There was less winter ice on the Bering Sea in 2018 and 2019 than at any time in the past 5,500 years, according to peat-core analyses. This suggests that the North Pacific is sensitive to even small changes in greenhouse gases. Researchers also found that sea ice loss may lag behind changes in atmospheric CO2 concentrations by decades, meaning that “complete loss of winter ice in the Bering Sea could already be guaranteed . . . based on greenhouse gases human activities have already released into the atmosphere.” The report appeared on ScienceMag.org in September.

So just how cold was the Ice Age? In August, researchers from the University of Arizona released their findings: Average daily temperatures worldwide during LGM, the Last Glacial Maximum (the Ice Age) was 46 degrees Fahrenheit, or 6 degrees C. That’s 11º F cooler than the average global temp during the 20th Century.

‘Guidelines for Working with Free-Ranging Wild Mammals in the Era of the COVID-19 Pandemic’—for scientists who work with free-living wildlife in situ—have been developed by the IUCN Wildlife Health Specialist Group and the World Organization for Animal Health. Available in English, French and Spanish.

The 2020 Wildlife Conservation Film Festival will run online until November 8. A 24/7 all-access ticket costs $12 and lets you watch more than 250 films covering every continent. During daily LiveChats via Zoom, audience members can interact with filmmakers, conservationists and scientists. Some highlights include The “Edge of Existence” (reviewed by Conservation Frontlines), about human-wildlife conflict in Africa. The short film programs also delve into some interesting topics—“Akashinga: The Brave Ones” features the all-female anti-poaching unit in Zimbabwe that is revolutionizing how wildlife is protected and communities are empowered.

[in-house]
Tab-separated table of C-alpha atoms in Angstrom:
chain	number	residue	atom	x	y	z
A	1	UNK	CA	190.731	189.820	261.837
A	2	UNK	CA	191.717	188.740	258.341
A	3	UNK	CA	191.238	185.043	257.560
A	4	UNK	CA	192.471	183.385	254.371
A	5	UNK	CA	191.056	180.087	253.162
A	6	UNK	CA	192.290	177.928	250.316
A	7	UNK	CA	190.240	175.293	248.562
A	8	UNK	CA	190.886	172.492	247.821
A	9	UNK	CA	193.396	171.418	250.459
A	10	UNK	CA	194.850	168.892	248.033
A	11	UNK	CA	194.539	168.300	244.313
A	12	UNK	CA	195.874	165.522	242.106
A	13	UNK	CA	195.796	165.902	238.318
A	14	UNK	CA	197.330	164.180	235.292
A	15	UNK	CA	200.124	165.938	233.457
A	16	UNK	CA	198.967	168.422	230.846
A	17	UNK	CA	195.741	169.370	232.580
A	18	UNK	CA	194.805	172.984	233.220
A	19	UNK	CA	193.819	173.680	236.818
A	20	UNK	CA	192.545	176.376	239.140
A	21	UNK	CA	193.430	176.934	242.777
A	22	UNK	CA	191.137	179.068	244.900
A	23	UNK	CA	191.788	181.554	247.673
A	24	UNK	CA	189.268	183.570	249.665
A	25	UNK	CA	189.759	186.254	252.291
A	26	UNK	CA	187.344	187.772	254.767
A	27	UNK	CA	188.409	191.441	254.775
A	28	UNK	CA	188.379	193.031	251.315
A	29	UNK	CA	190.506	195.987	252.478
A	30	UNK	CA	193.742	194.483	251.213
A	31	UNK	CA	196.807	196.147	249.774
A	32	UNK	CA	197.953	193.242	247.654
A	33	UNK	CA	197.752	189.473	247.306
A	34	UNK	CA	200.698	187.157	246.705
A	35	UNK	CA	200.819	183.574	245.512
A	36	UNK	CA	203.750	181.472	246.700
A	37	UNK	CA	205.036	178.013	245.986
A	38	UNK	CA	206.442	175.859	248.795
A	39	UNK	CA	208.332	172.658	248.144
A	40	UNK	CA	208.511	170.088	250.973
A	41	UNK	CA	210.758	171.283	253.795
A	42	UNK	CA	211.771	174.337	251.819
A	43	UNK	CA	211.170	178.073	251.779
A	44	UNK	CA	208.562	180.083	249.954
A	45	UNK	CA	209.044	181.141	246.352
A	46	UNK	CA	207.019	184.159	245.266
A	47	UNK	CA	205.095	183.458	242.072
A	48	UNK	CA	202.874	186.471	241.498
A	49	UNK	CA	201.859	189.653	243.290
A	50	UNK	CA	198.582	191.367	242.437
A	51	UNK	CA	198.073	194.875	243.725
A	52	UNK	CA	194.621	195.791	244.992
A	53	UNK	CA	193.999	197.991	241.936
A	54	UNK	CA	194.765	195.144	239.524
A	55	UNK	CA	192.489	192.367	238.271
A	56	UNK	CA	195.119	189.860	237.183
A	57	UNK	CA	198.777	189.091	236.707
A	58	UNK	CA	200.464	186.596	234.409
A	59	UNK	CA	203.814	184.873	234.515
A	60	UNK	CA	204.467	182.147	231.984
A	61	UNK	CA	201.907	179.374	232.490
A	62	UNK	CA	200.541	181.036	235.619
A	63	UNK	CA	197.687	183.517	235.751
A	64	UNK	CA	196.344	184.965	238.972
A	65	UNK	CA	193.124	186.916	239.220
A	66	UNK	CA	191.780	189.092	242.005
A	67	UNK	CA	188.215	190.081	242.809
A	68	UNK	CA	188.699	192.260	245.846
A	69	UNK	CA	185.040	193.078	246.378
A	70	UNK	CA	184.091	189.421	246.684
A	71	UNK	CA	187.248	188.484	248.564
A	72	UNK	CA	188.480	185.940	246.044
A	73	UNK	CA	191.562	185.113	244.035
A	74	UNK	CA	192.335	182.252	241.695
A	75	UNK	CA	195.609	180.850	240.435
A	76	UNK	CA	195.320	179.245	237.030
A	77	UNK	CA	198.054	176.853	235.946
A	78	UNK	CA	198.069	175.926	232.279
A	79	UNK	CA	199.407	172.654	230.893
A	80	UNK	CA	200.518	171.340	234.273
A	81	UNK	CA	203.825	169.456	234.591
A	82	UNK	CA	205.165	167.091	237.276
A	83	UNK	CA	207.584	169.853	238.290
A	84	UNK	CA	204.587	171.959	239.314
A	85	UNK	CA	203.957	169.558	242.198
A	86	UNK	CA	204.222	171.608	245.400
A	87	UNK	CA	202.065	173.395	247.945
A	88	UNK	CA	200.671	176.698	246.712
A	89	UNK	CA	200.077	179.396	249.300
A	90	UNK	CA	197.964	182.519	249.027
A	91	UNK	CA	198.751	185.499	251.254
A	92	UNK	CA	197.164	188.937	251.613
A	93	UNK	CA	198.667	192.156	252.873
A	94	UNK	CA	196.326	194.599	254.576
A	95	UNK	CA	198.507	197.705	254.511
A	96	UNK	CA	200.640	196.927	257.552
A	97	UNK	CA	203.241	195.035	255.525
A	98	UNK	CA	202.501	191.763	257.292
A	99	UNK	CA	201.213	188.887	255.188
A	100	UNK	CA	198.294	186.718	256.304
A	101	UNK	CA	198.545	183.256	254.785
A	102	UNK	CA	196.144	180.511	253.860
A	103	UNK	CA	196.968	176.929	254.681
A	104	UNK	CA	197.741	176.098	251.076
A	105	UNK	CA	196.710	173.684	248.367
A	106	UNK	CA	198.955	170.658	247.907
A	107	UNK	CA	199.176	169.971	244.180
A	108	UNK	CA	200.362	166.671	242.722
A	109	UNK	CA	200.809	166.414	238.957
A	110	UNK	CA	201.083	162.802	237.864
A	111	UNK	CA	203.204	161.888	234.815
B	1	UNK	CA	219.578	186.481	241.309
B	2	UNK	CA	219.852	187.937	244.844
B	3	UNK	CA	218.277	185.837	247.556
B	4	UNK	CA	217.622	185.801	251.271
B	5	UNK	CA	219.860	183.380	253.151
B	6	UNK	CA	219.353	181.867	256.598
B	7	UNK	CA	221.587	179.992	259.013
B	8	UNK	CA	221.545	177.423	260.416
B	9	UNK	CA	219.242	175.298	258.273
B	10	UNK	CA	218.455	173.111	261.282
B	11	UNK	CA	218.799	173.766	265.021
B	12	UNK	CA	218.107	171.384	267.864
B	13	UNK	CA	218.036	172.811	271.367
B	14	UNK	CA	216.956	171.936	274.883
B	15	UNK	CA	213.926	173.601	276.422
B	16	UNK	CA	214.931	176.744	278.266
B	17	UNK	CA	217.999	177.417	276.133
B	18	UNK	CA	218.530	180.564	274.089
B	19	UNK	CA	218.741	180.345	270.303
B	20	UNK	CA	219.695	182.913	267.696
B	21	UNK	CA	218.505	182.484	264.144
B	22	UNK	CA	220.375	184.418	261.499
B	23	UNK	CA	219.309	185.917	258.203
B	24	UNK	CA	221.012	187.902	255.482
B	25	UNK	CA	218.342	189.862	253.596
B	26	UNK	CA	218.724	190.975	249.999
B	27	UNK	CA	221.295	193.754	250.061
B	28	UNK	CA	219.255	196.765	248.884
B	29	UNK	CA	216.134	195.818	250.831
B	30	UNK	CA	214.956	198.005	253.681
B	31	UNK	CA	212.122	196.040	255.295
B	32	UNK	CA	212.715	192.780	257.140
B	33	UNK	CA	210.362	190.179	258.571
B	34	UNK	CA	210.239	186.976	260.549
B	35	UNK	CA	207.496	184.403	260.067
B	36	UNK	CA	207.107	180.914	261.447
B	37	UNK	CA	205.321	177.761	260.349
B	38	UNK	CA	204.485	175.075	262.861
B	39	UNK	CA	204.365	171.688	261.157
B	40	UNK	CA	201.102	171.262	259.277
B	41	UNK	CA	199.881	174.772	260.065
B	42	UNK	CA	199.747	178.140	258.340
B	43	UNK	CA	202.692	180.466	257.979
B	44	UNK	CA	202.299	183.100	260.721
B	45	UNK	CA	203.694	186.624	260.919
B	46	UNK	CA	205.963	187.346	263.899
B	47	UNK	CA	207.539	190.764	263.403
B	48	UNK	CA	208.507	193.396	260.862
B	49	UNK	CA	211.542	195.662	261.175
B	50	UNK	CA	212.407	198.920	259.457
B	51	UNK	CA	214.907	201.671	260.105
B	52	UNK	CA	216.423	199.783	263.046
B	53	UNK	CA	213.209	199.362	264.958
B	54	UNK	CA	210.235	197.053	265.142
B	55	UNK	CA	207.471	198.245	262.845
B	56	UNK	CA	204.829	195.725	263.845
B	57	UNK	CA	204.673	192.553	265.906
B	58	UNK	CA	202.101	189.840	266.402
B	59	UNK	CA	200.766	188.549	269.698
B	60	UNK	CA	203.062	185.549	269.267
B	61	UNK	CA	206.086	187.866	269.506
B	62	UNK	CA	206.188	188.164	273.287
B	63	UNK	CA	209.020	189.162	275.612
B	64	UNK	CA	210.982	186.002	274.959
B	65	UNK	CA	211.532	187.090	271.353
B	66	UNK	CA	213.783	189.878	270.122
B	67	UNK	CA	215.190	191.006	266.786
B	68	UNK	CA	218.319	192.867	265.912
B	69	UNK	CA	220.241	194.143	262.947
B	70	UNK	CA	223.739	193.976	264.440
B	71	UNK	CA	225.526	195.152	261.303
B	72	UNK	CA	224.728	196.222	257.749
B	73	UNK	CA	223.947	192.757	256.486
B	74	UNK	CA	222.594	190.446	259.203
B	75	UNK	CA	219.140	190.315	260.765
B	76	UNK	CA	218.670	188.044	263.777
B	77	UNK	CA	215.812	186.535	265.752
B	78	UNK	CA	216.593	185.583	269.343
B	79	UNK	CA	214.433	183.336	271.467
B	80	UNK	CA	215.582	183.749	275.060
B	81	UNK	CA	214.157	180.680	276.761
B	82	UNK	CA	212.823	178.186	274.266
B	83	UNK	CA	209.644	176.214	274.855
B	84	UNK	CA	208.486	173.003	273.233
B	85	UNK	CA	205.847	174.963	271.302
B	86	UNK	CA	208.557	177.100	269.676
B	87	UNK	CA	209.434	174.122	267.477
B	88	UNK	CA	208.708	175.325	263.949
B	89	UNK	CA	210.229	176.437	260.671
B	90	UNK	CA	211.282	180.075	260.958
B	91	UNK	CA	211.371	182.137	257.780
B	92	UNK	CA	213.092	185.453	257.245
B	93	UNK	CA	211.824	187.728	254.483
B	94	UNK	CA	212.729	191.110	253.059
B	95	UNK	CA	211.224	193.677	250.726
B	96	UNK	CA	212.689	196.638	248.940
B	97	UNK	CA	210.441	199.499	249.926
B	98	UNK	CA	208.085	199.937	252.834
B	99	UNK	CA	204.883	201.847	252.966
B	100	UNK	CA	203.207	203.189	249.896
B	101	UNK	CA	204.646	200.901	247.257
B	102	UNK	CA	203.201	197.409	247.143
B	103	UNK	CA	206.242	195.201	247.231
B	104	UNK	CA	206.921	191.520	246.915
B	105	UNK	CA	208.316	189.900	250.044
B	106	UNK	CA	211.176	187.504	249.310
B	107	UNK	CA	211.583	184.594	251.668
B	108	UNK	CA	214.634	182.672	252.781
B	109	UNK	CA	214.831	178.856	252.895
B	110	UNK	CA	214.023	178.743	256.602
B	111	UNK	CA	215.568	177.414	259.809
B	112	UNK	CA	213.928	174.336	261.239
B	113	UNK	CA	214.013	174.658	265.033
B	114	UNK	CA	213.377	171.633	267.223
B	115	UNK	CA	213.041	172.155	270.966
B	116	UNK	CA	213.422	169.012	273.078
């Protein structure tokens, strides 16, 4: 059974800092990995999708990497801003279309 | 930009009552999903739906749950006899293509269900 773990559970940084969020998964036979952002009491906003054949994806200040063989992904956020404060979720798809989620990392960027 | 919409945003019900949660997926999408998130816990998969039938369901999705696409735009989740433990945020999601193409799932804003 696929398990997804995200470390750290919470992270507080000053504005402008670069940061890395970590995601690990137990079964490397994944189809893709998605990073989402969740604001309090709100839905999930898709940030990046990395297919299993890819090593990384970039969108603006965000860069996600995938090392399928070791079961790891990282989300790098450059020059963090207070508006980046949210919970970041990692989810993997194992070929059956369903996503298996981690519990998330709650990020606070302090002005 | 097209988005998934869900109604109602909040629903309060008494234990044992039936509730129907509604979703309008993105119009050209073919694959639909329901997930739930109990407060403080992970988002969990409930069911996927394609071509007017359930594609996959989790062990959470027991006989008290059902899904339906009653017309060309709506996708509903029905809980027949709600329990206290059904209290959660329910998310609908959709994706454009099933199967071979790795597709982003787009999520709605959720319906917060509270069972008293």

Conservation benefits by the numbers: in late August, Conservation Letters published a scientific analysis that found that “conservation action prevented 21-32 bird and 7-16 mammal extinctions since 1993, and 9-18 bird and two to seven mammal extinctions since 2010. Many remain highly threatened and may still become extinct. Considering that 10 bird and five mammal species did go extinct (or are strongly suspected to [have gone extinct]) since 1993, extinction rates would have been 2.9-4.2 times greater without conservation action.” Rescued species include the California condor and the black-footed ferret, once believed to be extinct across the world.

New Additions to the Conservation Frontlines Library October 2020